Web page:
Before any film is copied it is vital that it be made as clean as possible. It may be impossible to get film completely clean, since some particles of foreign matter can become so embedded into the surfaces of the film that it is not practicable to remove them. As well as solid particles, film can have oil, grease or wax on surfaces.
Cleaning is carried out using a solvent of these substances, which also serves to carry away particles of dirt. There are several solvents which can be used. The one most commonly used is trichloroethane in an inhibited version. Apart from some proprietary and more expensive preparations, this is the least toxic of the effective solvents. Two warnings are needed:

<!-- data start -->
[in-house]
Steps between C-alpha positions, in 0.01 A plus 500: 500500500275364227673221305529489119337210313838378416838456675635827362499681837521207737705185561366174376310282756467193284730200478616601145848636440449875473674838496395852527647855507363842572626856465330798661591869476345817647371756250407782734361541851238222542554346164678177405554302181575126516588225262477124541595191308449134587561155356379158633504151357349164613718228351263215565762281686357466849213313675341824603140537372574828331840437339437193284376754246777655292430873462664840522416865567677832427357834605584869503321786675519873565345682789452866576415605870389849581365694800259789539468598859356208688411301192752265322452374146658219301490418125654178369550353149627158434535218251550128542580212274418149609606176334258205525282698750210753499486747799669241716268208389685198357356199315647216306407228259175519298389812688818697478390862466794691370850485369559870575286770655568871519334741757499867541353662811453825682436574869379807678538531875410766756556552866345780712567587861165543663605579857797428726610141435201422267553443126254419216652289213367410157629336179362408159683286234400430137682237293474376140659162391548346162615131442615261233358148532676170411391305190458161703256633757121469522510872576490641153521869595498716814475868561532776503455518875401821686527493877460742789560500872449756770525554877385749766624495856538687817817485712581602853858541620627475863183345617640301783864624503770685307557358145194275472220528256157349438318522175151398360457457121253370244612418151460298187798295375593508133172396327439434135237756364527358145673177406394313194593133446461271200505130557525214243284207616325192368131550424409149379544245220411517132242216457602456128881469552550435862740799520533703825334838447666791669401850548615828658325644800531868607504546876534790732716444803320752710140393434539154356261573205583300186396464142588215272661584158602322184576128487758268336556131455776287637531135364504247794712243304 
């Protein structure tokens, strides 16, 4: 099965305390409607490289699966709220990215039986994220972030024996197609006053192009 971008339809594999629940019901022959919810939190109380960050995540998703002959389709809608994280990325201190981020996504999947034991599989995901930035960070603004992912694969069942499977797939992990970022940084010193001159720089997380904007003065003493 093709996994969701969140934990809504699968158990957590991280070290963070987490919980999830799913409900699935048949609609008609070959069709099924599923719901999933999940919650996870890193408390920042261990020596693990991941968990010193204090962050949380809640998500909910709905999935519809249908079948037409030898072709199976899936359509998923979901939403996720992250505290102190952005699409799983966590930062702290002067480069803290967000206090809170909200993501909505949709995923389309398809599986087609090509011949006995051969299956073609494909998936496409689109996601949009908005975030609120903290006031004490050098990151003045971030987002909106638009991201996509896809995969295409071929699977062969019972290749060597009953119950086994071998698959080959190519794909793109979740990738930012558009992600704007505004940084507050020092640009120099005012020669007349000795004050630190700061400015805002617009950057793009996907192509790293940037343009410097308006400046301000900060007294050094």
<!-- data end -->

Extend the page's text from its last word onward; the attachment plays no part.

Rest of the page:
1. All of these volatile cleaning agents are toxic, and good ventilation must be provided whenever they are used. Beware of using carbon tetrachloride. This is extremely toxic, so much so that its use is banned in many countries.
2. Beware of any temptation to use an flammable agent like petrol or methylated spirits.
Cleaning can be carried out by hand or by machine. If it is available, and the condition of the film permits it, machine cleaning by a suitable machine is more satisfactory than hand cleaning.
At the NFSA hand cleaning is only performed using isopropyl alcohol and D-Limonene (a citrus based cleaner). Typically for cleaning small spots or sections of dirt, oil and adhesive from tape. Also commonly used to test whether a blemish is oil or ferrotyping.